21. Even as intensity of blows increased hit on each other making both of them even more enraged, gradually the duel turned terribly violent; both keen to throw some tricks, both warriors of prominent built, pushed each other to the boundary line of the battle ring (arena).

22. Lifting each other uprightly, tossed each other to some distance on to the ground repeatedly; both becoming more vexed by virtue of blows caused by the fall they roared like lions.

23. Thus both the rivals, becoming more incensed towards each other in the duel, both the warriors, having their body bound, those two maddened men often producing heartbreaking roars, caused by the numerous strikes of hands.

24. Repeatedly they both jumping aloft in air at times seemed like wrestlers in the sky;swiftly in quick succession, kicked each other in opponent’s chest with their foot atrociously;

25. Both the warriors now having been exhausted of throwing every contrivance up the sleeve in assaulting each other, both having their wisdom burnt in the fire of fury, both being terrific in the combat, both having disregarded all the rules of wrestling, indulged howsoever to kill the enemy.

26. Both overpowered by anger, having lost their resolve, infatuated by arrogance, as if two great elephants driven by animosity, again and again making heartbreaking roars, engaged in hurting each other severely in many ways.

27. In this way, both of equal gallantry did fight ceaselessly, greatly intent on to be victorious; the tussle being exceedingly terrifying to the three worlds, took to terrible proportions even more, there was tumult all over caused by their exchange of thud.

28. Thus the combat between the son of wind and the resident of Magadha where both continually did keep hitting each other in many ways; the tussle between those two warriors of firm resolve, at once shook the moving as well as unmoving world, hinting at a deluge to come.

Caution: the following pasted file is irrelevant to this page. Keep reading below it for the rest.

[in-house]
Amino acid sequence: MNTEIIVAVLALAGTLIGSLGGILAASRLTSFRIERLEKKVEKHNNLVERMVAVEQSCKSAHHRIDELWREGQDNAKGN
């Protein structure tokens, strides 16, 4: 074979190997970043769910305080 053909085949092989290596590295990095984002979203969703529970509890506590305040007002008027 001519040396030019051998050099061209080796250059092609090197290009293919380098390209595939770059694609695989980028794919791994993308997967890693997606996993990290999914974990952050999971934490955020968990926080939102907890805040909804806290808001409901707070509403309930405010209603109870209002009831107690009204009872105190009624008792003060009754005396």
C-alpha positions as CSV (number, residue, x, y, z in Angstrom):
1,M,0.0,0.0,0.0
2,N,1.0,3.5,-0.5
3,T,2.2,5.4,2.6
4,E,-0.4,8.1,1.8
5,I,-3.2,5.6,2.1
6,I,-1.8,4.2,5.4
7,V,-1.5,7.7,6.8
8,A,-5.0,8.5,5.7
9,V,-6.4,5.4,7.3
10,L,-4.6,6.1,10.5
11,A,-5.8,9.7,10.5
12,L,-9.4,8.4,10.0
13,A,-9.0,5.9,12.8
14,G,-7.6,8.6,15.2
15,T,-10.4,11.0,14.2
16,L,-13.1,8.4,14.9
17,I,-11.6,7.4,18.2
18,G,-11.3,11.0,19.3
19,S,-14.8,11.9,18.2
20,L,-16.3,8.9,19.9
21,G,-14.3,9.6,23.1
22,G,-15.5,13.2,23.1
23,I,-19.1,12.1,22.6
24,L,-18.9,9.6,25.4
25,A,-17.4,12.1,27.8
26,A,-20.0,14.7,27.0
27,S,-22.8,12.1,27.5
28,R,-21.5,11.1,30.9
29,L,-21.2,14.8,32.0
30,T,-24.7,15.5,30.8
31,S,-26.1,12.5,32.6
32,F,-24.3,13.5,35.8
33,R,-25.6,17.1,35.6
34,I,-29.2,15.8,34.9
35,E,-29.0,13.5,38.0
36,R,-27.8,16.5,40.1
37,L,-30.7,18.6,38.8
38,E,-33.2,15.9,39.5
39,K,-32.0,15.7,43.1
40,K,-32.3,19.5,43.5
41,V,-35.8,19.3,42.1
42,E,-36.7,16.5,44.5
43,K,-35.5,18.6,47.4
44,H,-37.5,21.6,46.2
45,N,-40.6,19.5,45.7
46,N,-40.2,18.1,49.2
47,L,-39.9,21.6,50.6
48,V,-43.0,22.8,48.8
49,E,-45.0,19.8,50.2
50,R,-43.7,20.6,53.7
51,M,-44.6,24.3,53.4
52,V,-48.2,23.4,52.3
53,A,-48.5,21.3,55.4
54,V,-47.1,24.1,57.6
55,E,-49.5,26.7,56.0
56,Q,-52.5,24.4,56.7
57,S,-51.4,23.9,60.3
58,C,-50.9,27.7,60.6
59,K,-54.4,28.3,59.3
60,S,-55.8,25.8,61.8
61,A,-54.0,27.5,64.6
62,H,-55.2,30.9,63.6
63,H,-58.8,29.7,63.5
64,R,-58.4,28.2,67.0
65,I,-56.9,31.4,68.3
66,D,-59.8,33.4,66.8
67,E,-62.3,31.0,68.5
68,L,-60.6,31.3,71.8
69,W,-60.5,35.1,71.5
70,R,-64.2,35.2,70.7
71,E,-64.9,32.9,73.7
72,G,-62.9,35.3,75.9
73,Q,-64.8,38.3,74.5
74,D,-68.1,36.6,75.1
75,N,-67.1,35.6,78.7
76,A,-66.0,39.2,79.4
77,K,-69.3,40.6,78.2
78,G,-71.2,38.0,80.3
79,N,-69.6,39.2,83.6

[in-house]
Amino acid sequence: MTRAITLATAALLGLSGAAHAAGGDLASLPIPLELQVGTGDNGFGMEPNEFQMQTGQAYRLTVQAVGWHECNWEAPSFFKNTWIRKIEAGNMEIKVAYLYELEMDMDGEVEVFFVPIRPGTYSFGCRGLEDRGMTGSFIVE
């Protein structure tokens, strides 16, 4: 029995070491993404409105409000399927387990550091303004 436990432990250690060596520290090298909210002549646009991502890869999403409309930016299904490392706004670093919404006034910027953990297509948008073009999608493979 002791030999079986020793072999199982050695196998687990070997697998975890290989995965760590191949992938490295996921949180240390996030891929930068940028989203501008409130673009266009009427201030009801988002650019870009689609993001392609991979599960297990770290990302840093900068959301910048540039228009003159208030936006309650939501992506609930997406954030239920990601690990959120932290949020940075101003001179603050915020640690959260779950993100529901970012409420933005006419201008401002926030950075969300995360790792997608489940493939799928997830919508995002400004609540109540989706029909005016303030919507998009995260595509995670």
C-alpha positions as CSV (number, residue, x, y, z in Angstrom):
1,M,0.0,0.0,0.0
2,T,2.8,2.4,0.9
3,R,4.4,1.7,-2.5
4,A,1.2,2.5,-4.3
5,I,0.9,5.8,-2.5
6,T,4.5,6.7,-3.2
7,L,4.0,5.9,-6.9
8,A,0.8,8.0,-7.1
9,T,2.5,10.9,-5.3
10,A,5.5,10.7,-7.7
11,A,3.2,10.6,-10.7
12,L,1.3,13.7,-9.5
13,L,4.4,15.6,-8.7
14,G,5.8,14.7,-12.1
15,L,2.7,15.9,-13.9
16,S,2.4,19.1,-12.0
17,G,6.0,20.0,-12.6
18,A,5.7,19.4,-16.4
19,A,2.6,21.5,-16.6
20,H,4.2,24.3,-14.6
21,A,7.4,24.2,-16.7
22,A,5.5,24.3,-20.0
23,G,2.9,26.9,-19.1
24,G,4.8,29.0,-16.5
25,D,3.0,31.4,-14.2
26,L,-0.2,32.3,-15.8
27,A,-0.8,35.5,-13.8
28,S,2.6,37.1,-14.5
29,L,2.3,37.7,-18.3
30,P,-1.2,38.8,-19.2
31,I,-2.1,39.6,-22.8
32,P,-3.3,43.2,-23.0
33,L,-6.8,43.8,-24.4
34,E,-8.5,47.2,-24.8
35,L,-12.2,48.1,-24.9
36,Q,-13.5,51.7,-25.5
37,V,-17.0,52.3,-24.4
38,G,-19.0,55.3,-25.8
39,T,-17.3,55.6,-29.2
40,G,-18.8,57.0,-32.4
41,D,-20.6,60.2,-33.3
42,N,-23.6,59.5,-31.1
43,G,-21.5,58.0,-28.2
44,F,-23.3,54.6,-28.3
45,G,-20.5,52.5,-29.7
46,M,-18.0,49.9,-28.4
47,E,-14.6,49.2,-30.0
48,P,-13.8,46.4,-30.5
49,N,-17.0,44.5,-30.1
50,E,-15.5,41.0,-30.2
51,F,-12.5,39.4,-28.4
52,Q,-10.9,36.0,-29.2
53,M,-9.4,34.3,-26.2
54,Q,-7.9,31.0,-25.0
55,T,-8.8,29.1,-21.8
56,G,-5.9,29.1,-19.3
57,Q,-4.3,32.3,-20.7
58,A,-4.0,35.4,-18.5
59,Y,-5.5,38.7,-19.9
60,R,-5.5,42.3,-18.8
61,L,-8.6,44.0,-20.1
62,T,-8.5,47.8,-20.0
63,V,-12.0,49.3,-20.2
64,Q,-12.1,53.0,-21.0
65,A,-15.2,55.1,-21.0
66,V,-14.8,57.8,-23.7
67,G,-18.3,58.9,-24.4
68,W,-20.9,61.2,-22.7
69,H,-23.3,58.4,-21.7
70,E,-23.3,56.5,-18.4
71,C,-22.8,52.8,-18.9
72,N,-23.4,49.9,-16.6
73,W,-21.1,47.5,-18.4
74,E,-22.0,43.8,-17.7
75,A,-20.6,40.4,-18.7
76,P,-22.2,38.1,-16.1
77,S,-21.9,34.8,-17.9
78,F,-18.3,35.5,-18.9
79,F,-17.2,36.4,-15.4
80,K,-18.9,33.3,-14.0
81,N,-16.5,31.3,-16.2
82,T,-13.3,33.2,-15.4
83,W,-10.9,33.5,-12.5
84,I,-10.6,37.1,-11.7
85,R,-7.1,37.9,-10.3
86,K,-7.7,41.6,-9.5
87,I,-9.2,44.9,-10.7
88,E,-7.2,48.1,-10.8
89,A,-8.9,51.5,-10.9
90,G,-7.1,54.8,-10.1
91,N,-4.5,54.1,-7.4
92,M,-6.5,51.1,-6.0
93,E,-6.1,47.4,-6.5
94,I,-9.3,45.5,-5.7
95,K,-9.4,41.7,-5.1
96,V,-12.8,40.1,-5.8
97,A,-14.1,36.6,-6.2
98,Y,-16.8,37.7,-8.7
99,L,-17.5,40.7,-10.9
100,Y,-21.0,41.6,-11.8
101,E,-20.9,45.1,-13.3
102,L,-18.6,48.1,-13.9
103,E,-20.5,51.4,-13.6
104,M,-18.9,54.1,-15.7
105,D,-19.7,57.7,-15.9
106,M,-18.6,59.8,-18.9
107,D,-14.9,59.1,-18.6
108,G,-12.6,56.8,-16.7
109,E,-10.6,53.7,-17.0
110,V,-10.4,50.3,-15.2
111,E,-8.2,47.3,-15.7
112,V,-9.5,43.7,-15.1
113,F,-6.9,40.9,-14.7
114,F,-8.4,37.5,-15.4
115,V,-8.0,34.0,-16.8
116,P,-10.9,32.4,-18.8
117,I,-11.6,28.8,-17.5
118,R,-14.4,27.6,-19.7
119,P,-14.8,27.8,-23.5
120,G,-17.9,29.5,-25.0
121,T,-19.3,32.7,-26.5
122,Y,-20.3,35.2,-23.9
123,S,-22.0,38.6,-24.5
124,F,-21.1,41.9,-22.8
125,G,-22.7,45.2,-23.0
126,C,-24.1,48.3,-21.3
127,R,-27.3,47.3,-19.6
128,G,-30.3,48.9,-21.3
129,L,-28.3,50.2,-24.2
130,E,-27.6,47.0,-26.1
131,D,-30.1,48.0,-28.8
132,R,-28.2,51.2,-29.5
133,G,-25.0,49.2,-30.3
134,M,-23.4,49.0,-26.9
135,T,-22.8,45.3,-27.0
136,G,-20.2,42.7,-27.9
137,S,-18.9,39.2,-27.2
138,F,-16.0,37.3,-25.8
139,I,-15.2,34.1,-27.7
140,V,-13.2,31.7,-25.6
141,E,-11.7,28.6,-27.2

29-30. Both intent on causing destruction of great magnitude, roaring like thunder clouds of deluge; though the entire world is saddened, these two great combatants did not cease their battle; they both of expansive trunks, of wide prominent head (like pots) of drenched chins due to perspiration, both having opened chapters of war; both of corpulent legs likened to the pillars, indulged in decimating each other's arrogance, of great might, who were the crème of warrior class.

31. This way, the time lapsed in the act of curbing each other with their haughtiness of might of those two warriors; fighting thus for thrice the time of seven days span, were the son of Brihadratha and the son of wind.

32. The best of Yadus having seen the strength of the two powerful warriors in battle that excited the world, as well as their intellect being blinded by rage, and their volition to obstinacy of 'Hatayogis', the god creator of the world (Krishna) thought thus.

33. “Nonetheless son of Jara has obtained strength from the overlord, a valiant warrior by himself, whereas the son of wind (Bhima) is not par with him as such. Hence a part of my splendour which is surpassing three worlds, be imbibed in him (by me).

34. Having thought thus, Hari caused to move his essential power of great magnitude, which is unsurpassable, beyond three worlds, into the son of wind whose body had become flaccid in torque of the war.

35. Thenceforth the son of wind (Bhima) having got Hari's splendorous valour instantly, that which causes destruction of the enemy, he indeed became more incensed to kill the foe, like an ignited log of wood.

36. Even he (Jarasandha) of foolish arrogance, whose mind has been badly disturbed, deliberately disregarded Bhima as an elephant does a blade of grass. Valiant warrior (Bhima) was not at all surprised, as he had gained supreme faculty, a man of self-respect never makes his proud reputation thin.

37. Bhima being a terrific combatant incensed by rage, inflamed, battleintoxicated, mighty, having obtained divinely strength of Shouri (Krishna) roared vehemently.

38. Not tolerating Bhima roaring like a cloud that causes universal dissolution, Magadha, a let–loose, inflamed exceedingly with the fire of anger, hit hard on the foe's head.

39. Even Bhima becoming irresistibly vexed with the strikes of adamant Magadha, prepared to kill him who was cruelly wicked, by hitting on his head with fists.

40. Alas! He (Jarasandha) remained unwearied in the combat even after being terribly thrashed by Bhima that made him acutely painful; the intoxicated king in the process of displaying his pride would not look for pacifying ways.

41. Though he lost his heart by virtue of fold foe's strikes of fist causing injury, yet he remained irresistible, at the same time enduring his unbearable pain, the pride-intoxicated king was held under control.

42. The son of wind striking his great foe with clenched hands variously, violently with force, on his moistened forehead, face, and chin and in the abdomen (belly) without break that made him slacken.